Seward - Seward 1942
Phil Seward, the pilot, 1942

 

 

 

 

 

 

 

 

 

LANCASTER – LM323 OF-U

Shot down by a night fighter on 29th June 1943; the entire crew was killed.

CREW
Pilot:  Frederick Phillip Seward
Flight Engineer: Brynley Edmond Lewis
Navigator: Eric Sanderson
Bomb Aimer: Ernest Edward Lawton
W/Op: Kenneth Ivor Smith
Mid-Upper Gunner: Albert Monaghan
Rear gunner: Malcolm David Horner

 

 

Seward - Uncle Phil & Auntie Kay
Phil and Kay, both serving in the RAF

Above: another photograph of Seward, a delightful photograph showing him with his wife Kay, who was in the WAAFs. This is a very unusual double portrait of a husband and wife in uniform, both of whom were serving in the RAF.

It is Kay who is referred to in the dedication speech for the memorial below: “I must, however, tell you that F/Lt Seward’s wife, who was serving in the RAF, said good-bye to her husband only [2 hours and] 30 minutes before the crash […]”.

Both photographs courtesy of Aimee Jones, niece

 

Seward - Eric SandersonEric Sanderson, the Navigator 

The phSeward - Eric Sanderson 2otographs of Eric Sanderson and the following material were sent by Eric Sanderson’s son, Sandy, and his neighbour, John Woodhead, who was instrumental in putting Sandy in touch with this website. 
 Seward -Eric Sanderson wedding

 

DETAILS
Seward’s aircraft was shot down at twenty past one in the morning, having left Bourn just before eleven o’clock that night. The wreckage and bodies fell in the woods at Solwaster, Belgium, and very close to the anniversary of the crash in 1954 a most beautiful memorial was unveiled there to the lost crew.
Seward -monument 2wSeward - Memorial at SolwasterSeward - Memorial at Solwaster 03.IMG_5044
The main speech made at the dedication ceremony, by a local Belgium dignitary who all too vividly remembered the horrors of the war, contained the following very moving passages:
“At 20 past one in the starlit early hours of Tuesday, 29th June, 1943, in this place, impressive in its wildness, a Lancaster bomber crashed, carrying with it to their deaths the entire crew […]It is not necessary for me to give you the whole story as told by those villagers of Sart who discovered the wreckage. I must, however, tell you that F/Lt Seward’s wife, who was serving in the RAF, said good-bye to her husband only [2 hours and] 30 minutes before the crash.
You (airmen) took off from your not far-distant island, together with hundreds more of your comrades, to come and destroy the offensive might of a powerful and cruel foe, who, for three long years, had held in subjection Belgium, and the whole of Western Europe. But, also on that fateful night, 29th June 1943, your fine aircraft was forced out of that cloud of bombers sweeping towards their appointed targets, by a frightful explosion; its scattered wreckage fell in this place where we are now gathered together. All the inhabitants of the commune will remember that tragic night. Long before it was over, the crash of your aircraft was revenged by one of those mighty bombardments which time and time again turned the industrial Ruhr into a veritable inferno. We stood, as we had stood before, at our windows, scanning the blazing horizon, tasting to the full the joy of seeing the enemy paying a hundredfold for the sufferings he had inflicted on our beloved country. And soon the steady roar of engines was heard again, as the aircraft, relieved of their loads, returned at speed to their bases.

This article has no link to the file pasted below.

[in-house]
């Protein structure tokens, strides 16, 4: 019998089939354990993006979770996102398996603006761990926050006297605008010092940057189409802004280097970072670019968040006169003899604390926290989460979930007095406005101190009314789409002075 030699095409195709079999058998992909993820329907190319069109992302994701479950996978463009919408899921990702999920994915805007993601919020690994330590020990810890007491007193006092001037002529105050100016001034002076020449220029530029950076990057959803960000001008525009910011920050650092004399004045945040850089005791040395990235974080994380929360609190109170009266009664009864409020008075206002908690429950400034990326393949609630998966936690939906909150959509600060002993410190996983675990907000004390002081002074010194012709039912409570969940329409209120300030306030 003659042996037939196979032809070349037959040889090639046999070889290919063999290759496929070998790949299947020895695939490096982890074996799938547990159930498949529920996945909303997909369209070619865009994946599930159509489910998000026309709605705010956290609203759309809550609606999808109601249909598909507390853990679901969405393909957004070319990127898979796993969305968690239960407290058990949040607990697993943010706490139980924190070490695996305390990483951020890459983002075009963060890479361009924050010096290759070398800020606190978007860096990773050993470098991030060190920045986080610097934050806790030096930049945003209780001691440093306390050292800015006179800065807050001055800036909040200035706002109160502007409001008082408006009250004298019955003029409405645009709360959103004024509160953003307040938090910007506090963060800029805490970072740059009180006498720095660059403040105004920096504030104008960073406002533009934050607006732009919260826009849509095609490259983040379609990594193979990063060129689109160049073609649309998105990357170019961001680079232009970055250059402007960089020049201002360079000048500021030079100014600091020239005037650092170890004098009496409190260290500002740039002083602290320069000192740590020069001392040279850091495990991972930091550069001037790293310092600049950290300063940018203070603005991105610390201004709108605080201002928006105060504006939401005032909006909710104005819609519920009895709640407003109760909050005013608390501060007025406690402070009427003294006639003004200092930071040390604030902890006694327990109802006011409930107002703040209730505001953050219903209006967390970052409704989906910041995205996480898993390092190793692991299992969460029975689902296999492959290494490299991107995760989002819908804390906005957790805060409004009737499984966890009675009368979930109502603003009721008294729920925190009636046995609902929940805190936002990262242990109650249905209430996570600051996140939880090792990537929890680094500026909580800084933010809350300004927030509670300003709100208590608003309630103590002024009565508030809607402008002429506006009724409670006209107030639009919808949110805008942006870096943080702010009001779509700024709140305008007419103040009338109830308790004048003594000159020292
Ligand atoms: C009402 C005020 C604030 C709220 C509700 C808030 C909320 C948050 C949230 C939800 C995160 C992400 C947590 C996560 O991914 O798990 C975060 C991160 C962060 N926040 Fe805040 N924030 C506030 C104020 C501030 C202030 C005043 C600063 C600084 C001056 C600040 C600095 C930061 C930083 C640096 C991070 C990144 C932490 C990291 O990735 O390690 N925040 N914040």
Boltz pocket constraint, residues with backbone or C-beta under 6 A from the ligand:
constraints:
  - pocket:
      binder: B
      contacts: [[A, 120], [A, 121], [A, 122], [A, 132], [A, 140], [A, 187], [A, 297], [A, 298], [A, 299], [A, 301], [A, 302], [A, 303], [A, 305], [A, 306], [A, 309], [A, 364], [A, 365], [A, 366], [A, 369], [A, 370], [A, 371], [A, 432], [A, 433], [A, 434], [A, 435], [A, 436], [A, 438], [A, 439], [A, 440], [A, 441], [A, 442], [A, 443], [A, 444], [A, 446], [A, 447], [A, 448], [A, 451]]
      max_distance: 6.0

But you, our gallant friends, were unhappily not permitted on that night to savour the joys of a triumphant return home, your dangerous job well done. You had fallen on friendly soil. From sunrise on that first day and for many days thereafter this sad spot was thronged with sorrowing people who had come to pay their tribute to you, our friends and our defenders.The dark shadow of these woods, where death had stalked, served but to inflame anew our hatred of the enemy, who, before such a show of sympathy with you, fliers of an ally, was rendered powerless. We all know that many people from the commune of Sart have jealously preserved, as keepsakes, small pieces of your Lancaster, lasting evidence of that struggle which was pursued so relentlessly and which was bound to lead to eventual total victory …”
FROM THE ORB     28.6.43        Some beam flying and tests during morning.  14 aircraft detailed for ops.  1 aircraft abandoned mission – Sgt Montgomery – CS Unit of port outer u/s.  Target was Cologne.  Mainly 10/10ths cloud and bombing was carried out by means of sky markers.  Glow of fires seen through cloud.  1 aircraft failed to return – F/L Seward – no news received since aircraft left base.
LM323U  F/L F.P.Seward, Sgt B.E.Lewis, F/L E.Sanderson, F/O E.E.Lawton, F/Sgt K.I.Smith, Sgts A.Monaghan, M.D.Horner.  1 x 4000lb 12 SBC.  Up 2251.  Aircraft and crew missing.

 

Extract from Bomber Command Losses – 28/29.6.43
Lancaster III  LM323  OF – U.  Op Cologne.  T/O 2251 Bourn.  Shot down by a night fighter (Lt Heinz-Wolfgang Schnaufer, II/NJG1) crashing 0130 at Solwaster (Liege) and on the western side of the Hautes Fagnes 12km SE of Verviers.  Taken first to St-Truiden, their graves are now in Heverlee War Cemetery.
F/L F.P.Seward(+), Sgt B.E.Lewis(+), F/O E.Sanderson(+), F/O E.E.Lawton(+), F/S K.I.Smith(+),Sgt A.Monaghan(+), Sgt M.D.Horner(+).